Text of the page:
Our image of the traditional Christmas is infused with notions of goodwill and good cheer, with food aplenty amidst pleasant and warm surroundings. It is decked with holly and ivy Christmas trees and Christmas cards, yule logs and mistletoe; it is lit up by lanterns and bright moons that make the snow glistened; it is heart-warmed by the singing of carols and the giving of presents; and it is filed with tables laden with plum pudding, mulled wine and mouth-watering fare.
But for many decades, such material things remained well out of the reach of the poor of Birmingham. Despite the wealth of England, the hardships of poor children improved little between the publication of Dickens’s ‘A Christmas Carol’ in December 1843 and the early years of the twentieth century, as Kathleen Dayus recalled in her penetrating life story ‘Her People’.
Kathleen really knew what it was to rough it. One of the youngest in a large and poor family, she grew up in a yard of back-to-backs in Camden Street on the edge of the Jewellery Quarter. Here in one of the most prosperous cities of one of the wealthiest counties in the world, the local folk had to collar and scrat for everything and anything they had
Like Kathleen’s dad, many of the chaps were out of work and were on the parish, but what they received was insufficient to feed growing children, let alone their parents as well. Poverty was a life of hard knocks. Kathleen and her pals knew what it was to be clammed and to stand outside the factory gates begging for a piece off the workers when they knocked off. And they knew what it was like to live in tiny houses that were badly built and to have to share insanitary dry-pan closets.
But the life that Kathleen and her pals lived wasn’t one of unremitting unhappiness. They had their laughs, they played their games, they whistled and they sang and they made the best of the bed that they lay on – especially at Christmas. She remembered the preparations for one Christmas in particular, that of 1911.
The table was strewn with coloured papers which Mom had left to make our paper trimmings that night. We cut them all into loops and Liza made the paste with flour and water. If this failed, Frankie said he would get a tin of condensed milk to mix it. Frankie took a little, not enough for Mom to notice, and this did the trick, and it was nice to lick our fingers each time we stuck one loop inside another and so we made the decorations for the walls and pictures.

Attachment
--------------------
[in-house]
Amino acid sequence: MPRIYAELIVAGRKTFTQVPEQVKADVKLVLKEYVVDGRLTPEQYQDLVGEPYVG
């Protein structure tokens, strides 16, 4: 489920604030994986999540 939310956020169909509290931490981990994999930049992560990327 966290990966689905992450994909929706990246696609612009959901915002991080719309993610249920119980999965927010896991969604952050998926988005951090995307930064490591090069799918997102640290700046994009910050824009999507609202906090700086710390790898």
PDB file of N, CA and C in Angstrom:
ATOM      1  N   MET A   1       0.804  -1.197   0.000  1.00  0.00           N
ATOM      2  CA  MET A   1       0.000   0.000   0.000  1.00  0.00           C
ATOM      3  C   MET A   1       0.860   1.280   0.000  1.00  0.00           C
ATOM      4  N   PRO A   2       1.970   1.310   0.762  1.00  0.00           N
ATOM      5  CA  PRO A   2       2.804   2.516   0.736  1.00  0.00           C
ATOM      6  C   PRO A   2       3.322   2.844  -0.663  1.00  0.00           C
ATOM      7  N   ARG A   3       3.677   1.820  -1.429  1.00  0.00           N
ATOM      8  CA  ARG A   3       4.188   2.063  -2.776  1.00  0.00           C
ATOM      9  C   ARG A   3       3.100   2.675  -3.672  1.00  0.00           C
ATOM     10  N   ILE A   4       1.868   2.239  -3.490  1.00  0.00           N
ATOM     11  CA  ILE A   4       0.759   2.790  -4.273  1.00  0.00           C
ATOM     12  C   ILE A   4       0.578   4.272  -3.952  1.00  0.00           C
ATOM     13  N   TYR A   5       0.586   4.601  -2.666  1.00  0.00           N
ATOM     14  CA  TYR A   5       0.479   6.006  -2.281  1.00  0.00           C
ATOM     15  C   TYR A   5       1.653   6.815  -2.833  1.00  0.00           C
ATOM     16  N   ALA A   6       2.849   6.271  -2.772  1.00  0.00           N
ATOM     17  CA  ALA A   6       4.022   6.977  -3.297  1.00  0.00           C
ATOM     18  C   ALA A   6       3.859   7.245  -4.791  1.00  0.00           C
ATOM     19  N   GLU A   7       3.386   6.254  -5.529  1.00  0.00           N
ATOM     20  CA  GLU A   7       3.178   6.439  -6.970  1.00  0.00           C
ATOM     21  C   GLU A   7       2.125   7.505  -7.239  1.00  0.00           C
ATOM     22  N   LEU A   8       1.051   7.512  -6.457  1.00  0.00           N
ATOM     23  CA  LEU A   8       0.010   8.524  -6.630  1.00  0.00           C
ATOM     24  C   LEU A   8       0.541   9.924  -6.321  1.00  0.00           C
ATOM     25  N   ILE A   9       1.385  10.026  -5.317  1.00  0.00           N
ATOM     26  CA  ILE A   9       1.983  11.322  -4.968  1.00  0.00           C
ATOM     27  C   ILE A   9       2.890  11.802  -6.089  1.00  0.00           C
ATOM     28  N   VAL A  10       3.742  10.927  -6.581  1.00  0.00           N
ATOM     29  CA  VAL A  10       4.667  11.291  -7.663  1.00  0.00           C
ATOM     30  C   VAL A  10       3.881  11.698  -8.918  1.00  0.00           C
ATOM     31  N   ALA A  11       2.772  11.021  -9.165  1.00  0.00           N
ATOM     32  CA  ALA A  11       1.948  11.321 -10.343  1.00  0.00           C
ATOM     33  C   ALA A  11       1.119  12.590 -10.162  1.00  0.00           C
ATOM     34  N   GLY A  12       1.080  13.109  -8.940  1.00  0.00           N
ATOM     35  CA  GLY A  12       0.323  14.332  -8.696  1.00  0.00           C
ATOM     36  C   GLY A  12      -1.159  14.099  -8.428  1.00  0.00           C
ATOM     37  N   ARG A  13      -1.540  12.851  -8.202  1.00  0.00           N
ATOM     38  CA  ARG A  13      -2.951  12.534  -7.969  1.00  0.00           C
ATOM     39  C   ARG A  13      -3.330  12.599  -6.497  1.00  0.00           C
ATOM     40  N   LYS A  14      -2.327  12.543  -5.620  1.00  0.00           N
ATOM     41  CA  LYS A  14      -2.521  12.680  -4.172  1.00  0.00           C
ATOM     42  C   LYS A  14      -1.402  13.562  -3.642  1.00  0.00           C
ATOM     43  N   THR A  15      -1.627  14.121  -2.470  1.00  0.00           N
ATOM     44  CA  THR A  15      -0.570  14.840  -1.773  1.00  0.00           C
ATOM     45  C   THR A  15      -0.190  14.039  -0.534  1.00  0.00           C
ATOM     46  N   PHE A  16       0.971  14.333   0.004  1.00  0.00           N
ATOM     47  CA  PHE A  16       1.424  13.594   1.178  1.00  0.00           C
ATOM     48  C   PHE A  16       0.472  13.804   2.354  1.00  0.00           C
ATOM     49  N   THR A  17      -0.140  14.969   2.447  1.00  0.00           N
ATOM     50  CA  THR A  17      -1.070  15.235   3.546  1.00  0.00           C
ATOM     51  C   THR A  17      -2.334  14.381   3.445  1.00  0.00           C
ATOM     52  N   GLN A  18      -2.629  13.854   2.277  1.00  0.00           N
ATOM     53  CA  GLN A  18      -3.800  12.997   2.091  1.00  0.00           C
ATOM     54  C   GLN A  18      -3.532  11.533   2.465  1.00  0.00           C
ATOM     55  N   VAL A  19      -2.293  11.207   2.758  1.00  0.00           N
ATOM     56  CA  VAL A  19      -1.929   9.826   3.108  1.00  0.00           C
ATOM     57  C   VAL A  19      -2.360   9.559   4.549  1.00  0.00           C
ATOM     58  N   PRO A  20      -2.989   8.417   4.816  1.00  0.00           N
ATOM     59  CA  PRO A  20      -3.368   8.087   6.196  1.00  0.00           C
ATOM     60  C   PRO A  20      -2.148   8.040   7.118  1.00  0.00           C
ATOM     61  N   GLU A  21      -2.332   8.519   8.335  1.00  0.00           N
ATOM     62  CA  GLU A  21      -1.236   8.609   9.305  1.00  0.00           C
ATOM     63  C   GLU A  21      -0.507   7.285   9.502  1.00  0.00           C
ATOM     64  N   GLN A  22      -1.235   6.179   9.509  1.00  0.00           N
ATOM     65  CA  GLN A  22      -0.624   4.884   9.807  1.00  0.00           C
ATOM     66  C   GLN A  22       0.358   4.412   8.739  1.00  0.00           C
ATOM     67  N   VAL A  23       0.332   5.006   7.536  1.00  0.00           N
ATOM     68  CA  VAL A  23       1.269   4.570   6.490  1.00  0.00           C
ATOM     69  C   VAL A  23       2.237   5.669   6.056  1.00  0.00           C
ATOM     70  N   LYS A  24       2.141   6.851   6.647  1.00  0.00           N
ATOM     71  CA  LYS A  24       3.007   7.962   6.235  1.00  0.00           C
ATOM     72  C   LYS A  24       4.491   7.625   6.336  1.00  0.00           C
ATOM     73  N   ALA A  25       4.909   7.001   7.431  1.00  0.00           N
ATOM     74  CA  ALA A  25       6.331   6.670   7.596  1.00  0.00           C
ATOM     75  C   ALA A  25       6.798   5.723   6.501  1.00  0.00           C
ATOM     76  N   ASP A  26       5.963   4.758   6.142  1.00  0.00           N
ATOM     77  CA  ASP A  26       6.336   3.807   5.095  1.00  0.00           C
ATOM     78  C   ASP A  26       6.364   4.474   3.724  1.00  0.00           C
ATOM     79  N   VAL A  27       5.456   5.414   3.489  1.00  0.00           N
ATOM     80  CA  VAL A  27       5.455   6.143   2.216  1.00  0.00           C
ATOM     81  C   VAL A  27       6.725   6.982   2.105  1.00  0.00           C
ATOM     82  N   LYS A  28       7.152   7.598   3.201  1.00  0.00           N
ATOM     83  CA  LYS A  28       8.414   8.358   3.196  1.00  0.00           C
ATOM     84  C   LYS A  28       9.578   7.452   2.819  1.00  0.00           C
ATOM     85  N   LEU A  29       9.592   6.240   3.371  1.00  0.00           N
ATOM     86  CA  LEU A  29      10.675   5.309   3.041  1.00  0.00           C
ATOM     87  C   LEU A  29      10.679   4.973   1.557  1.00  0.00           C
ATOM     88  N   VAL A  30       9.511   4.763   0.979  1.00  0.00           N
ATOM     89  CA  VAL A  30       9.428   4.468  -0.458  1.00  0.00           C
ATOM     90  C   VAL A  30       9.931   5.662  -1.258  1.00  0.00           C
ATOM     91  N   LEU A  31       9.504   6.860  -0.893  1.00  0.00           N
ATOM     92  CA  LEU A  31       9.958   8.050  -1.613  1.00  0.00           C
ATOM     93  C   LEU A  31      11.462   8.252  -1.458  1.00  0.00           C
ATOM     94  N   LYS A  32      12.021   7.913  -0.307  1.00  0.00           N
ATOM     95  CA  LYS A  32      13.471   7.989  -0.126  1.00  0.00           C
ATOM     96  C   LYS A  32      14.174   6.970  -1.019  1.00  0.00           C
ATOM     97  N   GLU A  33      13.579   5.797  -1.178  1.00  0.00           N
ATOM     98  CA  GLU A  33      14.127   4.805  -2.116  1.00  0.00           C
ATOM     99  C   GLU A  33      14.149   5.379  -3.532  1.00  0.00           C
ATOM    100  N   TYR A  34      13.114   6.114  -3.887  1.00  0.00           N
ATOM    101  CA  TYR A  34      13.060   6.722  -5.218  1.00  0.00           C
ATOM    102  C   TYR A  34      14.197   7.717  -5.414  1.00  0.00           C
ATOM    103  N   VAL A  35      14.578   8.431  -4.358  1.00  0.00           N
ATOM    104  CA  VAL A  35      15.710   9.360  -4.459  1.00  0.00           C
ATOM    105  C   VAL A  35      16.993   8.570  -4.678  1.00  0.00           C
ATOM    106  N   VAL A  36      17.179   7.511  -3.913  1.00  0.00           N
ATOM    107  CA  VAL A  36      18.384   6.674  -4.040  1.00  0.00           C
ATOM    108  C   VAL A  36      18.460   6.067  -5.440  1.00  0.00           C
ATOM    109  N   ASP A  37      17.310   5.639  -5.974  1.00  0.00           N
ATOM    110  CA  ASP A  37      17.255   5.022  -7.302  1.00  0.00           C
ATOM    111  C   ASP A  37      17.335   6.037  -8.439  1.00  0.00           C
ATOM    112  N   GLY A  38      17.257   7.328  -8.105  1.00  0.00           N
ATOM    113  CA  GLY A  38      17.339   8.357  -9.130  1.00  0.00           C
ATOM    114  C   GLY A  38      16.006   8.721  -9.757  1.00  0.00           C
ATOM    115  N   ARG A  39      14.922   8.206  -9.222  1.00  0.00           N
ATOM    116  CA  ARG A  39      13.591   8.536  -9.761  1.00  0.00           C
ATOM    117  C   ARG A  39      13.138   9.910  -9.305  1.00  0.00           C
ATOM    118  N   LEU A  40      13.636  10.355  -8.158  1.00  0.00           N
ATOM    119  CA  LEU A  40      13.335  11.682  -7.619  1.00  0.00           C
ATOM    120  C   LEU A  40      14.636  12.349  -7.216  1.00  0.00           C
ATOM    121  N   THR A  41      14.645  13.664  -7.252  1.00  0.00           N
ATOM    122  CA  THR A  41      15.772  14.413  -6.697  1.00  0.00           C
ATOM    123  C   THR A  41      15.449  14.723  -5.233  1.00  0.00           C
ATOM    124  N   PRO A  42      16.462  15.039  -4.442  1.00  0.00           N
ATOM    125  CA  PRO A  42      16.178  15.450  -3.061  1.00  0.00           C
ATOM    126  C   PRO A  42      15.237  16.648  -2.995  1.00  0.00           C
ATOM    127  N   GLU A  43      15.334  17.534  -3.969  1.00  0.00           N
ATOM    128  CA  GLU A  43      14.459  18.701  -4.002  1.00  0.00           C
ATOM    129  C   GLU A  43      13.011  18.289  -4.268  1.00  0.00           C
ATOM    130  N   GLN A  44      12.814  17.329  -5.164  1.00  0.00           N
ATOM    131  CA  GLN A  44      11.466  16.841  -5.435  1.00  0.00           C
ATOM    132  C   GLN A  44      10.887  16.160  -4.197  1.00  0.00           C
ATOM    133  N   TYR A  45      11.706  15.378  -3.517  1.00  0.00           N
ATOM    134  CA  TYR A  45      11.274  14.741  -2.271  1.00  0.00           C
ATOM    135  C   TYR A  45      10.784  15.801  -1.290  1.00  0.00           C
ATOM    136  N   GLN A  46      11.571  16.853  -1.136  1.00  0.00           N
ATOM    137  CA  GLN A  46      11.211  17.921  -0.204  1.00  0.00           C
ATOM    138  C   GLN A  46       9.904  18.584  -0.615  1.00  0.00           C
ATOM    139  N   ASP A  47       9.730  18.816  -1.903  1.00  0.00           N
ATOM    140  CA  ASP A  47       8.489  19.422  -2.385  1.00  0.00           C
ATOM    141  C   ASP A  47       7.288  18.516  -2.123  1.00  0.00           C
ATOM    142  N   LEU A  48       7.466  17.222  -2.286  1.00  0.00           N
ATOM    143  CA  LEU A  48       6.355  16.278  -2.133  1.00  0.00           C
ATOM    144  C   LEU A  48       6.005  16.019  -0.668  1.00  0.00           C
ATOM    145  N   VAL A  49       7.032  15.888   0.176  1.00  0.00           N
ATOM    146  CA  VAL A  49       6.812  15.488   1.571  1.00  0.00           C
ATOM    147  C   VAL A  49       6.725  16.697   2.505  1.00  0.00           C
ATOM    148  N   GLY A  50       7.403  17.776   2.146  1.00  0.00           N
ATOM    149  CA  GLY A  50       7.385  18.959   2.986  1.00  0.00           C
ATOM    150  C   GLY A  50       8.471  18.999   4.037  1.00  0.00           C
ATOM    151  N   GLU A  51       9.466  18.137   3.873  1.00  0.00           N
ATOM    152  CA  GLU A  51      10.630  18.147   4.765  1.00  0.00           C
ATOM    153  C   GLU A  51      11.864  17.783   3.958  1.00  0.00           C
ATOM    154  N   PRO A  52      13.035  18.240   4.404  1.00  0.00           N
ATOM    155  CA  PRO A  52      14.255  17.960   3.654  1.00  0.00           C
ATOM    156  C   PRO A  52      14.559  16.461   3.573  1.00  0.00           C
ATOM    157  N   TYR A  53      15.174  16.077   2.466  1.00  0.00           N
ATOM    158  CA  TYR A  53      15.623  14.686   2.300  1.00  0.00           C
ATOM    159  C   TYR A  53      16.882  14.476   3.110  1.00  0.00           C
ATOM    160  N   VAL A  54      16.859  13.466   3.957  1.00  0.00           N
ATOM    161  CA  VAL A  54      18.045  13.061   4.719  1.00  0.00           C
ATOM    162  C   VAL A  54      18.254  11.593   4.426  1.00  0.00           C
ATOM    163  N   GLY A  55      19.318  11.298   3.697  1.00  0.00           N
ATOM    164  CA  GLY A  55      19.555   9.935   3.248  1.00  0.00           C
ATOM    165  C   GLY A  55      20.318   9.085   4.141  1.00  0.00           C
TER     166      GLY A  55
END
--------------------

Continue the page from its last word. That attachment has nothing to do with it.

The Dayus family did not have a real Christmas tree. Instead ‘we had to beg two wooden hoops off a cheese tub from the grocer's. We fitted these one inside the other and covered them with different-coloured tissue and crepe paper.”
When their Dad came home, he said his children had done a good job and helped them hang the streamers across the room, high up above the clothes line. And to let people see that they had some sort of tree, the paper Christmas tree was hung in the window from a nail.
Kathleen emphasised how “every time we had a farthing or a halfpenny given us for running errands we bought white sugar mice and little chocolate Father Christmases and shiny, coloured balls and tinsel or any little thing we could afford. After we'd trimmed up the room, Dad gave us a penny each to buy extra gifts for the tree.
After drinking our cocoa, Kathleen and her siblings went off to bed, happy and contented, knowing they had some money to spend and that they were going carol-singing again to earn some more.
When it got dark the next night they got ready to go out to continue their carolling. Their Mom watched us with keen eyes as they donned their coats and scarves.
‘And where do yer think you three are gooin' this time of night?' she asked, sternly.
'We're going carol-singing,' Frankie replied, defiantly.
'That's all right,' Dad said, 'but be back in bed before we get home.'
'Yes, Dad,' we replied in unison.
The youngsters ran out and turned up the street towards the ‘George and Dragon’. Kathleen was glad Mom and Dad hadn't asked what part we were going to because this street was forbidden territory. When we arrived, Liza and I started “Hark, the Herald Angels Sing” again, but we only got as far as “Hark” when I felt a hard thump on my back.
“Don't sing that one,” Frankie said. “Let's sing Noel"
‘Halfpennies and pennies came flying through the door and when I picked them up I counted tenpence ha'penny in all. We showed our gratitude by singing it again, only louder.’
Helen Butcher, nee Smith, grew up in tye inter-war years, but she experienced the same hardships as Kathleen. In ‘The Treacle Stick’, her searing account of growing up poor, Helen recounted how she was born in 1917 at 3 back of 5 Sheepcote Street near the junction with Broad Street. Known locally as the Big Yard, its back-to-backs were 'attic high', with a single ground floor room, a bedroom and an attic